in Milan the wait for Christmas lasts longer

in Milan the wait for Christmas lasts longer
in Milan the wait for Christmas lasts longer

Today, Sunday 14 November, in Milan is the first Sunday of Advent. Unlike the rest of Italy, Ambrosian Advent is longer and lasts six Sundays: that’s why.

The Ambrosian Advent begins today in Milan. The liturgical time that precedes Christmas in the Lombard capital begins earlier than in the rest of Italy, where the Catholic Church observes the Roman rite. Instead of four, in Milan and in a large part of the Archdiocese, where the Ambrosian rite is followed, there are six Sundays in Advent. The first is celebrated today, Sunday 14 November, the first after San Martino: among the appointments, at 5.30 pm the Mass that will be celebrated in the Milan Cathedral by the archbishop of Milan, Monsignor Mario Delpini.

The differences between the Ambrosian rite and the Roman rite

We therefore enter in full Christmas spirit in the Lombard capital. The longest wait for Christmas is one of the legacies left in Milan and its surroundings by Sant’Ambrogio, patron saint of the city. The Ambrosian rite, as some faithful of the Catholic religion who moved to Milan from other Italian cities will already know, has some differences compared to the Roman rite also in the celebration of mass. The elements are essentially the same, but have slight differences or are temporally arranged differently. For example, the moment of the “exchange of peace”, currently only at a distance due to the Covid emergency, is not before Communion but is brought forward immediately after the Liturgy of the Word. Or again: in the Ambrosian churches the typical penitential act is the triple invocation “Kyrie eleison” (“Lord, have mercy”), which is repeated, also in Greek, even shortly before the final blessing.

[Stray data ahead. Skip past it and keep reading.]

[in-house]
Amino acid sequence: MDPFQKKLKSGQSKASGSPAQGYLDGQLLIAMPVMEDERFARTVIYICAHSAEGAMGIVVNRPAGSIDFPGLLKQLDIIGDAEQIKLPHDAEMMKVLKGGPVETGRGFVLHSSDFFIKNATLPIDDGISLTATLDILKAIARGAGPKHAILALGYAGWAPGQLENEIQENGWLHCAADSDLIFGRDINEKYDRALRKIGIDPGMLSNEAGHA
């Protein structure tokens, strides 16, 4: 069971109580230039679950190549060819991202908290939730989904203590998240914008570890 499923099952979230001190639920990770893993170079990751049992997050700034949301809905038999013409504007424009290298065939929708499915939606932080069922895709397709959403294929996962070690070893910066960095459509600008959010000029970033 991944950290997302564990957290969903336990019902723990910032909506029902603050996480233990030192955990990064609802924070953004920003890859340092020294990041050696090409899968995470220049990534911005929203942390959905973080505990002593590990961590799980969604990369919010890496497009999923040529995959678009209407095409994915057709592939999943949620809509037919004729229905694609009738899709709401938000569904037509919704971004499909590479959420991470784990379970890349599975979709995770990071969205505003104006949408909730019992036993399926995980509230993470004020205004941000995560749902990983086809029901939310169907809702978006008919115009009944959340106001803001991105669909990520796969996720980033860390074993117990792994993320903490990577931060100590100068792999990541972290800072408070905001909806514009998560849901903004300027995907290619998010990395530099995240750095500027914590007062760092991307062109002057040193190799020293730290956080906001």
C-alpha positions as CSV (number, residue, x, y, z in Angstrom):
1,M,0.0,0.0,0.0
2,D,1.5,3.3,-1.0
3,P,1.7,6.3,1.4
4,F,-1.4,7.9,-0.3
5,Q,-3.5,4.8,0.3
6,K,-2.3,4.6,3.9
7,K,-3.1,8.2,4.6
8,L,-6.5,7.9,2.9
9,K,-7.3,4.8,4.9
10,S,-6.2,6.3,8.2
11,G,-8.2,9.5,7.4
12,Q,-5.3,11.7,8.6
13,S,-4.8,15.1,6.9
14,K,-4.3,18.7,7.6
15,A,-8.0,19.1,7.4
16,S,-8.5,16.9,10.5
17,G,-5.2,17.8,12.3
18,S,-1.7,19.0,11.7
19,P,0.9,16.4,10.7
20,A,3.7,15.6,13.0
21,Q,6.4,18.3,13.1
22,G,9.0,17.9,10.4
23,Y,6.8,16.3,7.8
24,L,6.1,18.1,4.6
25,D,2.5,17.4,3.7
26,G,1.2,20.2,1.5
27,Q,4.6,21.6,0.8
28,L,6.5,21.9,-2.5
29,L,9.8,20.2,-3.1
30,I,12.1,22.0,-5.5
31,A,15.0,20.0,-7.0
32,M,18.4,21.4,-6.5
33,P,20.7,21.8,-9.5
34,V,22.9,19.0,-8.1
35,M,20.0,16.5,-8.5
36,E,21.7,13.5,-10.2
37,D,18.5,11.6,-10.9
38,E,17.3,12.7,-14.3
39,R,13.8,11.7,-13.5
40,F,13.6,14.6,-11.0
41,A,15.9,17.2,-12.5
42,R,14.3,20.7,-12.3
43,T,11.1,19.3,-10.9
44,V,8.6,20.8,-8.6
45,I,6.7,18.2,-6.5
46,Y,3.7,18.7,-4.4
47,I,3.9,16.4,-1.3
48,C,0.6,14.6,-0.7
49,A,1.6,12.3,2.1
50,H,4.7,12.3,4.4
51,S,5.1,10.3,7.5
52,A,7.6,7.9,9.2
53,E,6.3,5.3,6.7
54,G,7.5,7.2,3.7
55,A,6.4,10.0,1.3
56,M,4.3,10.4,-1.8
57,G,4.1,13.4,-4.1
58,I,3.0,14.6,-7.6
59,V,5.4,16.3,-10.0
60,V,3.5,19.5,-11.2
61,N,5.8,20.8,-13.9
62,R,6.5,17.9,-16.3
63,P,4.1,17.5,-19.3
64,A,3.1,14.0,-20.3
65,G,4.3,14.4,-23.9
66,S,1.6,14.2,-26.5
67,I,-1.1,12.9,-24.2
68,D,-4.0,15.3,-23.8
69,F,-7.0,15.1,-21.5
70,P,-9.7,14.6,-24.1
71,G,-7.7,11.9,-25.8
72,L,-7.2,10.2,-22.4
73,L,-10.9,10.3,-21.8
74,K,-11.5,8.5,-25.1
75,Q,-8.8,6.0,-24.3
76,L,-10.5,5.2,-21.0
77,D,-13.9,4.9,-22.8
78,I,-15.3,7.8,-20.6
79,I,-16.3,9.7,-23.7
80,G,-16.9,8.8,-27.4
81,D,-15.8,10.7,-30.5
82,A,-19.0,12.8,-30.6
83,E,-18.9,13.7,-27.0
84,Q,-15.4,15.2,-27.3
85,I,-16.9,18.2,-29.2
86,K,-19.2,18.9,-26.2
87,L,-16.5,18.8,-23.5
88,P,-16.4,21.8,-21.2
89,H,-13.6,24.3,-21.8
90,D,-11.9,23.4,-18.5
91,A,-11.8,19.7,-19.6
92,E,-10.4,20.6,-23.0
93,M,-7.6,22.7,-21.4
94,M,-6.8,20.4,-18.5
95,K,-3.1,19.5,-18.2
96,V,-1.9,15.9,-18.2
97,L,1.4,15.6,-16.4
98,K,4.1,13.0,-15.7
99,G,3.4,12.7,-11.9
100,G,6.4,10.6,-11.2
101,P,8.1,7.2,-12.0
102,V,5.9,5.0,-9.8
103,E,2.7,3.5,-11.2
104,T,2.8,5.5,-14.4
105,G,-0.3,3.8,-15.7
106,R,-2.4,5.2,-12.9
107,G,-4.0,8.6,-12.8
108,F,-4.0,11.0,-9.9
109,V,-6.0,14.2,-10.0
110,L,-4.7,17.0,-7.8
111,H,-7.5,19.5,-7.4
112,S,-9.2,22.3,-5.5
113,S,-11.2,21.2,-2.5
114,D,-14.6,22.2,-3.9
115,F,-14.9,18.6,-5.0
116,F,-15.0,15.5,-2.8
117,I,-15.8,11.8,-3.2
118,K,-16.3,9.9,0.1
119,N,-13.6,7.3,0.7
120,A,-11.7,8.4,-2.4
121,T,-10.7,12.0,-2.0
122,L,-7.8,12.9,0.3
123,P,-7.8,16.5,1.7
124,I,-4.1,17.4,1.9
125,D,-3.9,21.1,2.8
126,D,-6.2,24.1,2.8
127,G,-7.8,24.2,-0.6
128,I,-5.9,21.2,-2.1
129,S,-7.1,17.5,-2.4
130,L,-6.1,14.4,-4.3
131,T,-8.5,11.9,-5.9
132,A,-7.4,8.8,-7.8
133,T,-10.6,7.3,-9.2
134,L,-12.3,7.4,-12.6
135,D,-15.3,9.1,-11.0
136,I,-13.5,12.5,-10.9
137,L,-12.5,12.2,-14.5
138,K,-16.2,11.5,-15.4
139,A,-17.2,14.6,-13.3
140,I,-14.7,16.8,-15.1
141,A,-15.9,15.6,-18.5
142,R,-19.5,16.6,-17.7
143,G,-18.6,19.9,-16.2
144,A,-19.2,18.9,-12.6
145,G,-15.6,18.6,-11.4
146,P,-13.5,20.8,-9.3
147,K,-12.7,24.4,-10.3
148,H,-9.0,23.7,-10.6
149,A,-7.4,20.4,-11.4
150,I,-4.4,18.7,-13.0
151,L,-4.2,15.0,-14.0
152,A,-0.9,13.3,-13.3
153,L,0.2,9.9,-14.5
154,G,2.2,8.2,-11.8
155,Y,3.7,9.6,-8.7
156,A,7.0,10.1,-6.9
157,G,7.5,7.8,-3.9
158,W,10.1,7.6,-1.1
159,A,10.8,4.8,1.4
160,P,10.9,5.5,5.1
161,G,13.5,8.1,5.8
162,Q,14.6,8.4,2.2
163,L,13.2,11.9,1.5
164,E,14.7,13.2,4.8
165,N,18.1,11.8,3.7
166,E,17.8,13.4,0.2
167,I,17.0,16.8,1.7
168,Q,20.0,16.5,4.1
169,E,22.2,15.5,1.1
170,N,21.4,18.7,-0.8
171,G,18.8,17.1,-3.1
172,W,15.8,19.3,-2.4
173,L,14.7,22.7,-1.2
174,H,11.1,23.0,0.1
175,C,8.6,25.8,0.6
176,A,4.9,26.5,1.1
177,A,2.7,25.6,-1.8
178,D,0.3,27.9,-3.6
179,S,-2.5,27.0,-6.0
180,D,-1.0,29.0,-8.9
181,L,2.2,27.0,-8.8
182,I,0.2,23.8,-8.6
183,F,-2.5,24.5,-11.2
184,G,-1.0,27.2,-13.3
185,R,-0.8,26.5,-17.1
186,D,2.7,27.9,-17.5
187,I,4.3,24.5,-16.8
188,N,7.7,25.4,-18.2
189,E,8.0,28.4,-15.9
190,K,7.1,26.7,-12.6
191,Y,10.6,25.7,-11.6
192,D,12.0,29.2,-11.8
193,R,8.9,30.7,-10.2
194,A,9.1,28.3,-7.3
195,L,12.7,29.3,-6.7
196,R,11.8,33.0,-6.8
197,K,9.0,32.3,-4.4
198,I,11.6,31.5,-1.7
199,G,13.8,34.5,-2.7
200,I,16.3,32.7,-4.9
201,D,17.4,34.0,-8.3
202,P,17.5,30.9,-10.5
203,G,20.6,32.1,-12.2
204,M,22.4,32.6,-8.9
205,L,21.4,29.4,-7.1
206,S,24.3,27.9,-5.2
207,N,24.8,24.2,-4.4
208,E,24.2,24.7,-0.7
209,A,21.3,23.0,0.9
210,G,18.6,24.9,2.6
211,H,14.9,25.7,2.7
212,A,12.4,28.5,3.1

The other dates of the Ambrosian rite

The Ambrosian rite follows a different calendar not only for Advent, but also for Lent: in Milan and its surroundings it does not start on Ash Wednesday, but on the following Sunday. This is due to a different way of understanding Lent, seen as a period of penance, but not of strict fasting, which begins 40 days before the Easter Triduum. The different way of “calculating” Lent also affects the Carnival: in fact, the Ambrosian Carnival is celebrated in Milan, which lasts longer. The final party is celebrated not on Shrove Tuesday, the last day of “masquerades” and jokes in the rest of Italy, but the following Saturday.


Milan wait Christmas lasts longer

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